There’s something inherently fun about using objects in a way that is not intended. When you’re a kid, a cardboard tube becomes a telescope, a wiffle ball bat becomes a light saber, and the living room couch becomes a fort. Kids use what they already have to create new worlds and new games, and they have fun doing it. Video games can be used in the same way. There is plenty of fun to be had without playing games as they were intended to be played.
As a youngster, I remember making Mario dance around for my amusement in Super Mario Bros. I also remember tossing tires and trash cans at my co-op partner in River City Ransom, instead of fighting the baddies. Driving in the opposite direction while playing Off Road in order to mess up my opponent? Priceless. These 8-bit shenanigans kept me interested in my old games when I couldn’t afford a new game, or when my parents refused to buy one for me.
Later on in life I discovered the joy of causing mayhem in Grand Theft Auto 3. Driving recklessly, with the fuzz on my tail, was just as fun as, if not more fun than, completing the game’s story missions. Shortly after I purchased an Xbox 360, I discovered Crackdown. After I completed the main storyline for Crackdown I spent hours upon hours with friends setting up sweet jumps for the Agency super cars. These activities kept my old games interesting when they had become stale.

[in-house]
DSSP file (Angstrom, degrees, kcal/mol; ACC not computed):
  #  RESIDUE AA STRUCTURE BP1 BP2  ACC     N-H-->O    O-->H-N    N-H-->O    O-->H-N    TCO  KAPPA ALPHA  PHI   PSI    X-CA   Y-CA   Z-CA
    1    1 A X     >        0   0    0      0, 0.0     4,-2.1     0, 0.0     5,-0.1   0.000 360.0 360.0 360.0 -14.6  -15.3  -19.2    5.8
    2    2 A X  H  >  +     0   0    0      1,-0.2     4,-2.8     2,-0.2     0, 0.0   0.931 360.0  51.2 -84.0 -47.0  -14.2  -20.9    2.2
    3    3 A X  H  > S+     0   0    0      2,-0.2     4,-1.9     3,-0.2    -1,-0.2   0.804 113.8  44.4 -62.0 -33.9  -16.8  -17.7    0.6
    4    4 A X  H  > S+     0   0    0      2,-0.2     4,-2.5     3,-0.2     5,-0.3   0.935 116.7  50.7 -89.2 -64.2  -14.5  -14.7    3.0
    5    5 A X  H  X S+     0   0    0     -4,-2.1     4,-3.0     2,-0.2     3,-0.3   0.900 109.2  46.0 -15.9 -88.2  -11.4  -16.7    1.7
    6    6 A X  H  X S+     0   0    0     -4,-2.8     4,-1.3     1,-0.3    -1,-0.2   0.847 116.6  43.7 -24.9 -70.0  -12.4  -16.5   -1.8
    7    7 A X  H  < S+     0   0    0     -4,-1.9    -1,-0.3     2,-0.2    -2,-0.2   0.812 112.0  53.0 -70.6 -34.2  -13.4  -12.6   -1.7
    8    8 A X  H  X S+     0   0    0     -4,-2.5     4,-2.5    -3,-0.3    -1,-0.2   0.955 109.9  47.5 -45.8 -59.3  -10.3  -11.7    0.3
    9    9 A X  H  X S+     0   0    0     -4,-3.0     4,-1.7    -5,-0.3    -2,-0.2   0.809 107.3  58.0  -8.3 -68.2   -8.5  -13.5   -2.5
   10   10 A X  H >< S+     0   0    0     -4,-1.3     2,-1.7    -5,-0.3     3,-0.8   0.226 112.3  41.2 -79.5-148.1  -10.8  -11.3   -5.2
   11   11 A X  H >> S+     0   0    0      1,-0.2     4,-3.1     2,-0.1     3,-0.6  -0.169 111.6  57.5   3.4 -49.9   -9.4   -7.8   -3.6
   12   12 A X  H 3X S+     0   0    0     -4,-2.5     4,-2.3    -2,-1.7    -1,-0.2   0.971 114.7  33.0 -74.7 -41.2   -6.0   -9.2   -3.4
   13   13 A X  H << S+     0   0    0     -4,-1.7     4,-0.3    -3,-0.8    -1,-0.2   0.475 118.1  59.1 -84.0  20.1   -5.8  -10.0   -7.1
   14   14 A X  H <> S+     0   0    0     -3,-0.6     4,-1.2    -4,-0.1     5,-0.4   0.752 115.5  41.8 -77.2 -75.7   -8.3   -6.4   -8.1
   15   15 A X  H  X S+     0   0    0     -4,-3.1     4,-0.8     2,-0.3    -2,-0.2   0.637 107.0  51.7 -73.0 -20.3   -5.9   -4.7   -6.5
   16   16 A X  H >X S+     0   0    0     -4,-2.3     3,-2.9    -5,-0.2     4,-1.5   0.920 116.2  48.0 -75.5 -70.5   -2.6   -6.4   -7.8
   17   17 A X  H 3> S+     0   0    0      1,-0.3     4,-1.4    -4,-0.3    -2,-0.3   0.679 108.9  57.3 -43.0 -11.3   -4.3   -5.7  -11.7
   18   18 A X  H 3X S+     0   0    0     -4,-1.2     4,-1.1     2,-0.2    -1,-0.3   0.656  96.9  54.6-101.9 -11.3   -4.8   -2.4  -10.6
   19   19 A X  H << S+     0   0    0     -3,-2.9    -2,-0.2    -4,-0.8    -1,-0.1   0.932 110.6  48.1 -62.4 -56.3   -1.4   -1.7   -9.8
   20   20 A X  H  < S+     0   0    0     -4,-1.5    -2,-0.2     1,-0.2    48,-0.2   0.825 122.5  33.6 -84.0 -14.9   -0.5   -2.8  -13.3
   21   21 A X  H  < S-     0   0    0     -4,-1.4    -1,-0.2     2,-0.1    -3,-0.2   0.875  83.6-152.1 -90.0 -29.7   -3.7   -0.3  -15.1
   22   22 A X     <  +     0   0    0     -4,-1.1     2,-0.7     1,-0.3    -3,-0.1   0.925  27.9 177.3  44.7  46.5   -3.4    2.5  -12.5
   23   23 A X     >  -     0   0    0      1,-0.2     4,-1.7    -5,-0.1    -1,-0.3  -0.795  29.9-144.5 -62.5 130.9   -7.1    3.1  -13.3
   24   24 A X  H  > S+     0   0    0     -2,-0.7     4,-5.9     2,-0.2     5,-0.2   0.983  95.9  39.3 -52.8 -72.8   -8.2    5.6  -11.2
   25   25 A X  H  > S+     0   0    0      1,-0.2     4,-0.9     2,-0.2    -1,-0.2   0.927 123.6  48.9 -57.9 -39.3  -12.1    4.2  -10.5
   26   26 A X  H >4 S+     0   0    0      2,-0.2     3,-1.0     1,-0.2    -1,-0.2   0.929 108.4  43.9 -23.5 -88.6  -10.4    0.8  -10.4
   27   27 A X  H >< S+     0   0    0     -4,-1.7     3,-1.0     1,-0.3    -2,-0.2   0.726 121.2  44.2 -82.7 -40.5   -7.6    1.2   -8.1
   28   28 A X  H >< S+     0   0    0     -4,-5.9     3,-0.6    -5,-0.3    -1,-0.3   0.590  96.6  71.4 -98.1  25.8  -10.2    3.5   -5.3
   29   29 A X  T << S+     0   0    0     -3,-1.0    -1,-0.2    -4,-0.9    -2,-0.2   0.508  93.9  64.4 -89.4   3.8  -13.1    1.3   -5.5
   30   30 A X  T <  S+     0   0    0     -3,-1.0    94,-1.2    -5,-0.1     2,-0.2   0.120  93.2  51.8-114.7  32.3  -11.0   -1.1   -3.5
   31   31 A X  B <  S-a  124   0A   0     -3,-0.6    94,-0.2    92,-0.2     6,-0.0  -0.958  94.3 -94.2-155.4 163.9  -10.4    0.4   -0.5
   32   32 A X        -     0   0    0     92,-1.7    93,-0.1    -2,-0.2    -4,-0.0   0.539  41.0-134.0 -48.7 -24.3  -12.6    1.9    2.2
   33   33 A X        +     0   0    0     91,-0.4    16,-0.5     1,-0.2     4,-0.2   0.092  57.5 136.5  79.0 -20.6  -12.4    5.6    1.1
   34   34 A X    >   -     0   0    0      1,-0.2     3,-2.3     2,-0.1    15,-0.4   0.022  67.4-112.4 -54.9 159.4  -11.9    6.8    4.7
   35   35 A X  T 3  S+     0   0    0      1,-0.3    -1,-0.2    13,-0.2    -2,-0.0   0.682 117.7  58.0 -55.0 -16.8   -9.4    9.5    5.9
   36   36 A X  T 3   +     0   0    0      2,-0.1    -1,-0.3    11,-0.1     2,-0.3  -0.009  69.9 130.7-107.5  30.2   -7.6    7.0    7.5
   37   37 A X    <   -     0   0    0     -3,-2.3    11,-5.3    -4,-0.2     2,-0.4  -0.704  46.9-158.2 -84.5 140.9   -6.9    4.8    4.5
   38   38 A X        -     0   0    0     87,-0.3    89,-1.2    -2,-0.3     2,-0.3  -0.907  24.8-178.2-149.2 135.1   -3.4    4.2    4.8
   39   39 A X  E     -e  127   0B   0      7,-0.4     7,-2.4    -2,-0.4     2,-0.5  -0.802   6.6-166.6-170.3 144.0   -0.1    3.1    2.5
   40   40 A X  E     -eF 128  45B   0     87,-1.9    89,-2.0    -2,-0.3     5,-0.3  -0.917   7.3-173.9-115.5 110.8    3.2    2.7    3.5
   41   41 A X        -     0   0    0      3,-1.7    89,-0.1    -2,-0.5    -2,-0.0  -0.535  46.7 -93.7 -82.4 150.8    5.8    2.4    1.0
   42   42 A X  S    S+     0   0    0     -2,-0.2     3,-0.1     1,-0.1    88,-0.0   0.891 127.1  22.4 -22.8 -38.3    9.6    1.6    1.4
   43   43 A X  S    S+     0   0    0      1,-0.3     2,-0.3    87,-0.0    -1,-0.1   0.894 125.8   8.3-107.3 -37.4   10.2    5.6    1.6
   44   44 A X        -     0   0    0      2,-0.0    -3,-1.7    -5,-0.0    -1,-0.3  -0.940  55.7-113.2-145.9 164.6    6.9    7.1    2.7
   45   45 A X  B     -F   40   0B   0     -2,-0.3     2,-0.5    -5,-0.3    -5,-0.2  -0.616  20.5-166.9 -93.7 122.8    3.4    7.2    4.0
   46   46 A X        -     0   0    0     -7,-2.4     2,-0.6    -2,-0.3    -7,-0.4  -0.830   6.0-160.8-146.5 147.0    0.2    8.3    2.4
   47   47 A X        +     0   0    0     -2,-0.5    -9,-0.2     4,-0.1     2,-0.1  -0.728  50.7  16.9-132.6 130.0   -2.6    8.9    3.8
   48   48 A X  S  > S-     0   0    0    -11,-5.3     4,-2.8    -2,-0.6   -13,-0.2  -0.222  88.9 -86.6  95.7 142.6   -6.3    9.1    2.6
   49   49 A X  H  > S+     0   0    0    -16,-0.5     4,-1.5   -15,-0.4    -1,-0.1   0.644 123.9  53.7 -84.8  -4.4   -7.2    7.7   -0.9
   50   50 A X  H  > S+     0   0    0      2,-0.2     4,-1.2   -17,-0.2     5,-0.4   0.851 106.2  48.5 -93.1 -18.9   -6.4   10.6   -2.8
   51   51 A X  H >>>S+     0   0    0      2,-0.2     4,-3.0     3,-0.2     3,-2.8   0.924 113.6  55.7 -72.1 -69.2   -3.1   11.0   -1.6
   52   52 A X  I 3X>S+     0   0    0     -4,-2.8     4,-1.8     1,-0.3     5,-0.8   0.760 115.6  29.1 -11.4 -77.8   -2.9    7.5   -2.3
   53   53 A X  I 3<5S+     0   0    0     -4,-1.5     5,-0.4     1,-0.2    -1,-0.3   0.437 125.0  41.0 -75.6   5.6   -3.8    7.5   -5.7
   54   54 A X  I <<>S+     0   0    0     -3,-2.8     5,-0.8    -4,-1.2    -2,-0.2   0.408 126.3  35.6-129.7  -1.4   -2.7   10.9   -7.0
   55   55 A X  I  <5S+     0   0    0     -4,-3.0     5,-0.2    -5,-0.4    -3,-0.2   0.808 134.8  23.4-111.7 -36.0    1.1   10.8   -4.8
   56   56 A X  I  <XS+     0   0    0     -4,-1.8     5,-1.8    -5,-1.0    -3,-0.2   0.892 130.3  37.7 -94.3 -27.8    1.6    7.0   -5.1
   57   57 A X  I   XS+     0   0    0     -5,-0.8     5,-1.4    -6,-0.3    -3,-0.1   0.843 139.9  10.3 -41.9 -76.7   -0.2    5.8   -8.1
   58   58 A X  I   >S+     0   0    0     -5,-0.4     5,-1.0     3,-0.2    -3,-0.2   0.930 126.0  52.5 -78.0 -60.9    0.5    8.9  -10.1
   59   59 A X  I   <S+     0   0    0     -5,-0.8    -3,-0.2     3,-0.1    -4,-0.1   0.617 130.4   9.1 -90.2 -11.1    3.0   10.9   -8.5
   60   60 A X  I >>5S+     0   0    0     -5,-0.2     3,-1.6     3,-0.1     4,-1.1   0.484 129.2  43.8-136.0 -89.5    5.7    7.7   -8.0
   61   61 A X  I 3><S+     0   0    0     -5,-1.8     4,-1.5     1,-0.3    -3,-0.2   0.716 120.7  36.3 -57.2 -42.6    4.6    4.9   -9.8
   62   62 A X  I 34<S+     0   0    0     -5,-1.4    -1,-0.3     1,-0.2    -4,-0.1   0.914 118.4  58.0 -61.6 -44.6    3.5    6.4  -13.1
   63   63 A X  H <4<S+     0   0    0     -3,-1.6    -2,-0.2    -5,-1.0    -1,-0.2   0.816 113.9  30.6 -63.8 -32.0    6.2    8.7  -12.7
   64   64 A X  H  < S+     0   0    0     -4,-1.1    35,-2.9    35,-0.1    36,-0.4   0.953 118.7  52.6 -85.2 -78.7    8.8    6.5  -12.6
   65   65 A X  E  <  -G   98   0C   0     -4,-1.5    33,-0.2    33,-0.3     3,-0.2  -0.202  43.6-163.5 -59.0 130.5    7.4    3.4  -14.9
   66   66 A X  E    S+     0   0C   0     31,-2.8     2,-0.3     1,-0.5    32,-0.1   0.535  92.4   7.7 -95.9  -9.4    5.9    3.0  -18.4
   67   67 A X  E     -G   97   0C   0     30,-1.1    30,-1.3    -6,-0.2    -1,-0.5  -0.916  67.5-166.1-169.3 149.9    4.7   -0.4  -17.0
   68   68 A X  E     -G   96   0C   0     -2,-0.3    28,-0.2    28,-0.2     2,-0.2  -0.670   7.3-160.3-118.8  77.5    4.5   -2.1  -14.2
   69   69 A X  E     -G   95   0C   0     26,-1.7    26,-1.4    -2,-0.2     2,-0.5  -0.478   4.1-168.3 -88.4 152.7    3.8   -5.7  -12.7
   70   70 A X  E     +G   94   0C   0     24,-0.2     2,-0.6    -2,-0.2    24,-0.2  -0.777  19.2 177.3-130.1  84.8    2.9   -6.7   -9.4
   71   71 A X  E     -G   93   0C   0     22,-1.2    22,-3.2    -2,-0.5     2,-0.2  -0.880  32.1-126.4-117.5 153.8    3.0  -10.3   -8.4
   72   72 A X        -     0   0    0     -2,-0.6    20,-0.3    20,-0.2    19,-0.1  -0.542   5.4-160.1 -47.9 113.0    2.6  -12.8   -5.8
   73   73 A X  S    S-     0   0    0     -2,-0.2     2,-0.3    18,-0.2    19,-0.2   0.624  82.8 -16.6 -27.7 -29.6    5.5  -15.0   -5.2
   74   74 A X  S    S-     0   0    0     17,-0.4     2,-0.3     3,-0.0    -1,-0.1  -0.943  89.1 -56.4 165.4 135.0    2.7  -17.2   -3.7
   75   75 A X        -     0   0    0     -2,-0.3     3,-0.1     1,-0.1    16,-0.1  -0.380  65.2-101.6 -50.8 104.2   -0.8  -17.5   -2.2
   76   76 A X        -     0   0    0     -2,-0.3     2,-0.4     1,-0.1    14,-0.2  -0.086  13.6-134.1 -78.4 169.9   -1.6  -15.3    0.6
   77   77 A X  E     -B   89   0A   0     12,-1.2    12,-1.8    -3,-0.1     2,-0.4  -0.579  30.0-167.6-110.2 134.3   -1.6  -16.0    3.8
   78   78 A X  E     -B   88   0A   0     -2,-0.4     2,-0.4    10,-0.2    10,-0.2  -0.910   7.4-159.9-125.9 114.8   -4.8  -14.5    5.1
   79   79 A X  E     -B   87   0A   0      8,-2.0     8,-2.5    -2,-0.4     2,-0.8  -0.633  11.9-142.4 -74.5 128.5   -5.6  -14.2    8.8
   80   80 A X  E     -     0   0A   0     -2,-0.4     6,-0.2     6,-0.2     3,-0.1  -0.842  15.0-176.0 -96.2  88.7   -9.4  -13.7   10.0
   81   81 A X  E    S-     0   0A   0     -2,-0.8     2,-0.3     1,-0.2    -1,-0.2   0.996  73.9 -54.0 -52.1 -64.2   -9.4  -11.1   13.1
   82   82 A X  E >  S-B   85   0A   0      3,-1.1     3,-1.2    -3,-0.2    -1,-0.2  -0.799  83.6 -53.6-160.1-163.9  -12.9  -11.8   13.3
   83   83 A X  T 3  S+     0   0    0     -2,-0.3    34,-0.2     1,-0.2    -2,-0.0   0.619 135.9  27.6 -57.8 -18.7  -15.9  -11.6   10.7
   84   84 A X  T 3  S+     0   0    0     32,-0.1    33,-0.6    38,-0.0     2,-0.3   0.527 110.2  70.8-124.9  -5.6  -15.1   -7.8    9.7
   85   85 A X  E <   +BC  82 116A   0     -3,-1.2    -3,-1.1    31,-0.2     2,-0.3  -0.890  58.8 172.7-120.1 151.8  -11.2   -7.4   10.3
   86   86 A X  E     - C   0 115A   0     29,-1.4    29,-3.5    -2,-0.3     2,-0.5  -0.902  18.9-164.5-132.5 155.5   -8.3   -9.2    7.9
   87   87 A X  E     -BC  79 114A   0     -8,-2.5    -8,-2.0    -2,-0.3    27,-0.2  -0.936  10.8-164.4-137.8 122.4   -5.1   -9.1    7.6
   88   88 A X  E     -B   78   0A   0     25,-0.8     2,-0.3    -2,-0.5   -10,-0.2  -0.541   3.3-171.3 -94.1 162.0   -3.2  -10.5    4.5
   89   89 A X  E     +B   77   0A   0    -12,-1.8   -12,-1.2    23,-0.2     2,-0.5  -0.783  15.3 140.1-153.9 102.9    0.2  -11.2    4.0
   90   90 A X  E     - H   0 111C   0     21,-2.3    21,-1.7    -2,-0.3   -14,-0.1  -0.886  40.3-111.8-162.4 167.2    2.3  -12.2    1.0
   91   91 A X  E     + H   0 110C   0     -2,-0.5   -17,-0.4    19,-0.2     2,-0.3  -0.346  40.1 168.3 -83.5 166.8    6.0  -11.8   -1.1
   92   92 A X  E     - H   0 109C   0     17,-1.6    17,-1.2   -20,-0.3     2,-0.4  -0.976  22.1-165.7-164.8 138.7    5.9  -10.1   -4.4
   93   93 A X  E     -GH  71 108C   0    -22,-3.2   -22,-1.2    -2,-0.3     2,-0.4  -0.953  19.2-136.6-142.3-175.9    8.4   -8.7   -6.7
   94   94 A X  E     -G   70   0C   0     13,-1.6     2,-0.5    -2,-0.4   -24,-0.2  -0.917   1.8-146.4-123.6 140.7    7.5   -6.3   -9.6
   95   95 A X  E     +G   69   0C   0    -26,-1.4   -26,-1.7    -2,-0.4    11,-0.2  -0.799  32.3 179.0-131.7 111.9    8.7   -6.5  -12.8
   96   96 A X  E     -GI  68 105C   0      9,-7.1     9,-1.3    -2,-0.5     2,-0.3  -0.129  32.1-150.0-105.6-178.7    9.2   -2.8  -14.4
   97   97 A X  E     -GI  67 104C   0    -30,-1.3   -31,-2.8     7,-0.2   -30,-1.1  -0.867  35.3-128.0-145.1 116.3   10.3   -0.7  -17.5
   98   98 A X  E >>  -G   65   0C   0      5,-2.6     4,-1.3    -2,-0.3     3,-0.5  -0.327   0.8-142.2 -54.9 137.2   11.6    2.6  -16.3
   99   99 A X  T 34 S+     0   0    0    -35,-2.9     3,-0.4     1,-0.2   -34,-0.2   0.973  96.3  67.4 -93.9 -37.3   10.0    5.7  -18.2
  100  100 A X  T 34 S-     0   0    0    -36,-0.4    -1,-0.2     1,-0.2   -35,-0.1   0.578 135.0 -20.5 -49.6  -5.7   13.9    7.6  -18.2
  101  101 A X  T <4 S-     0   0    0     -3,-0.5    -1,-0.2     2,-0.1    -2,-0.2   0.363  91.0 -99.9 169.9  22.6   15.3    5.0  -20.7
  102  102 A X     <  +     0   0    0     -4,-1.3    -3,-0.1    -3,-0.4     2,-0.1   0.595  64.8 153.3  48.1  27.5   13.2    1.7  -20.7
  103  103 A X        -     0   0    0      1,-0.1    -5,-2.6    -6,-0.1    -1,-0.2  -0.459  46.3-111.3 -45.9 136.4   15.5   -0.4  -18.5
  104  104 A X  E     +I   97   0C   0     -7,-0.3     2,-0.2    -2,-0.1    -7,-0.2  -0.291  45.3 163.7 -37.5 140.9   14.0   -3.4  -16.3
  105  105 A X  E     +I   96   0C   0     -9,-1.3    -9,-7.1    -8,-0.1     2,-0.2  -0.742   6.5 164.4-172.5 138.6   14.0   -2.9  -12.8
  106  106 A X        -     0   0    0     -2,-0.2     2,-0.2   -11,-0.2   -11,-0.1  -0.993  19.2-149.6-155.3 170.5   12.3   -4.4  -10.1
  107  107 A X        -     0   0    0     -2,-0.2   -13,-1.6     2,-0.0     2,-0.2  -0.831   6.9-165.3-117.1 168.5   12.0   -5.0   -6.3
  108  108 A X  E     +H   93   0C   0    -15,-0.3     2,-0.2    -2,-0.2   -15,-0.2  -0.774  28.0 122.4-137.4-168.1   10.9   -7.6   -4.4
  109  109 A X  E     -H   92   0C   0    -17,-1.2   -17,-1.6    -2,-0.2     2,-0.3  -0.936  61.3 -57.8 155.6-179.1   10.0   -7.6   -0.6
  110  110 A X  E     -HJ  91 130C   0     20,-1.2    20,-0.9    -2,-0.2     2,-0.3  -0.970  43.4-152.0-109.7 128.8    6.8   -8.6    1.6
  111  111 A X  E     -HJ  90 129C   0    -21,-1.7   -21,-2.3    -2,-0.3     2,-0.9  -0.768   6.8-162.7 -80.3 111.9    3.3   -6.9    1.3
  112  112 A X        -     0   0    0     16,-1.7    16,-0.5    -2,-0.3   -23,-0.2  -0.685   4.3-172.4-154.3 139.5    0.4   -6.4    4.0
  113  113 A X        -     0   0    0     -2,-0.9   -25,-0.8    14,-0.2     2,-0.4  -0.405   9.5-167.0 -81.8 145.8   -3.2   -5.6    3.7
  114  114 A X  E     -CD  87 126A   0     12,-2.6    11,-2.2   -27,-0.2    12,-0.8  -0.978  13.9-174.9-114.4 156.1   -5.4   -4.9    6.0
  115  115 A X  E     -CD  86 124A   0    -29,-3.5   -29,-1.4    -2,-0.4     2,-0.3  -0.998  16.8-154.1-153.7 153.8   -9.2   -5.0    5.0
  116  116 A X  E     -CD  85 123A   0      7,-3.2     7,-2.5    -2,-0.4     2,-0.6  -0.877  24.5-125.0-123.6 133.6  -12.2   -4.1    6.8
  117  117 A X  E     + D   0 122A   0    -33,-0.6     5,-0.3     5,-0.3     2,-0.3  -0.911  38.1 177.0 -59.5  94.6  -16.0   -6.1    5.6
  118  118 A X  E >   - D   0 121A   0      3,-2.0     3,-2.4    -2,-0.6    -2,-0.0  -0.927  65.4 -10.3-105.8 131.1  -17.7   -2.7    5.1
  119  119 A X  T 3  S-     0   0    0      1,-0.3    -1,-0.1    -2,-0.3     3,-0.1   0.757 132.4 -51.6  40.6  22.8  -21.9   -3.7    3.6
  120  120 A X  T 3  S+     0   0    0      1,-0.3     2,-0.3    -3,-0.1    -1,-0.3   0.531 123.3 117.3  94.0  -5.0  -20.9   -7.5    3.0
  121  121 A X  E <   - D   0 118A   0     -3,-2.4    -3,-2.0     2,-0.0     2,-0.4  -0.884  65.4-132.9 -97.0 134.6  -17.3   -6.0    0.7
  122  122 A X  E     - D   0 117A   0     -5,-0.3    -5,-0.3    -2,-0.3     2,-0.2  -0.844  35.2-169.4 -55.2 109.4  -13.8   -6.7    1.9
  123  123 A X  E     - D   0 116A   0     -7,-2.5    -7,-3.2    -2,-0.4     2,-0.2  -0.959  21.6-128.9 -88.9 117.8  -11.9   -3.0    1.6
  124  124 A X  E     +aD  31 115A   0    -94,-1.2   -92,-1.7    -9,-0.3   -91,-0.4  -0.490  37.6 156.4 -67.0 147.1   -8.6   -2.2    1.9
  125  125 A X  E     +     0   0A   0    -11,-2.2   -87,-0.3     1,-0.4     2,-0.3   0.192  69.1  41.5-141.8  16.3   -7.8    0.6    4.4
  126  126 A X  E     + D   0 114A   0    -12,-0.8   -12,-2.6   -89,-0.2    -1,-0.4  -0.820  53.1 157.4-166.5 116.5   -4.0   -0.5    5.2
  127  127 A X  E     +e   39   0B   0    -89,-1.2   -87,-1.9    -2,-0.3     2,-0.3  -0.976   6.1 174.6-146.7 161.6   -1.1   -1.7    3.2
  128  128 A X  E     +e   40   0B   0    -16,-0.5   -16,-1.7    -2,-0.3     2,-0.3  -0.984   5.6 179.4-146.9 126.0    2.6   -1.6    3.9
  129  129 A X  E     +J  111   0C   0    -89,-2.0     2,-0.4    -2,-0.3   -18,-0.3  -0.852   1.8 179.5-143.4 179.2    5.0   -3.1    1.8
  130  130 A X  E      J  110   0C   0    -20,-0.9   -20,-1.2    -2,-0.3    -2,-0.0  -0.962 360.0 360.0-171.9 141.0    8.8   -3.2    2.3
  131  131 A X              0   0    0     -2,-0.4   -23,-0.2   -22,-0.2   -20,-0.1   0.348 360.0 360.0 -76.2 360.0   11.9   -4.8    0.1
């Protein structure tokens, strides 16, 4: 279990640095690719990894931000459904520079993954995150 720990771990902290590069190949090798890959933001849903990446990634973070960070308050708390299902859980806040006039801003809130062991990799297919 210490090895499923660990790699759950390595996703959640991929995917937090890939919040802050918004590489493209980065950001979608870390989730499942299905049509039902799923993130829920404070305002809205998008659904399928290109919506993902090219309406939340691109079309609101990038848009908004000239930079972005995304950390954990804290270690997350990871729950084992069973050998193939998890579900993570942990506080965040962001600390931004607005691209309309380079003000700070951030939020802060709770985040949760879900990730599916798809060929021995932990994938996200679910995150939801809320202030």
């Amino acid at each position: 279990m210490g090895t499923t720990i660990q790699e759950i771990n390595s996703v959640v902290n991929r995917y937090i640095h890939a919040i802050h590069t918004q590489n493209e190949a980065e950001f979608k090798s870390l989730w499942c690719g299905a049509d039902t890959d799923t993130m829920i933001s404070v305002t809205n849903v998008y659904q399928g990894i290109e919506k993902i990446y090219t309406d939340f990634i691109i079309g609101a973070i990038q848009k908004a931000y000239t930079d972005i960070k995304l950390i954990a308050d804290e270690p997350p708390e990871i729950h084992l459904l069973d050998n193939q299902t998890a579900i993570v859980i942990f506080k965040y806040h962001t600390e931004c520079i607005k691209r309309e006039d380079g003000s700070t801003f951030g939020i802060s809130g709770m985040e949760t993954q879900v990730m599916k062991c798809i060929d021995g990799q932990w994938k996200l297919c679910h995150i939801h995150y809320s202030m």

While open world games like Grand Theft Auto still provide a sandbox to play in, many newer games seem to confine us to playing by the rules. There is Halo, which is known for inspiring players to perform insane stunts, but a lot of folks are tired of Halo and want something different. That’s where Battlefield: Bad Company 2 comes in.
Recently, I purchased Battlefield: Bad Company 2 for my Xbox 360. Aside from the game’s great graphics, tight controls, and awesome multi-player modes, I discovered (thanks to a gaming buddy) that Bad Company 2 has sandbox-style game play built in. It may not have been intentional, but game developers DICE have created a game that includes a built in, virtual playground. Why bother capturing bases or getting kills when fun can be had with a few friends, a few vehicles, and plenty of C4?
These guys didn’t: Battlefield – You’re Doing it Right
I encourage you to play around, and Bad Company 2 is a great place to start. See how far you can launch a jeep. Try to board a low flying helicopter. Topple buildings and squash your friends. Have a race where the finish line just happens to be in hostile territory. More fun uses for video games can be discovered with your help. You’re only limited by your imagination and your reluctance to make your teammates angry. They’ll get over it, right? Who knows what other games are out there that allow you to make your own fun?
Many thanks to Mahoney, and all involved, for the sweet montage.
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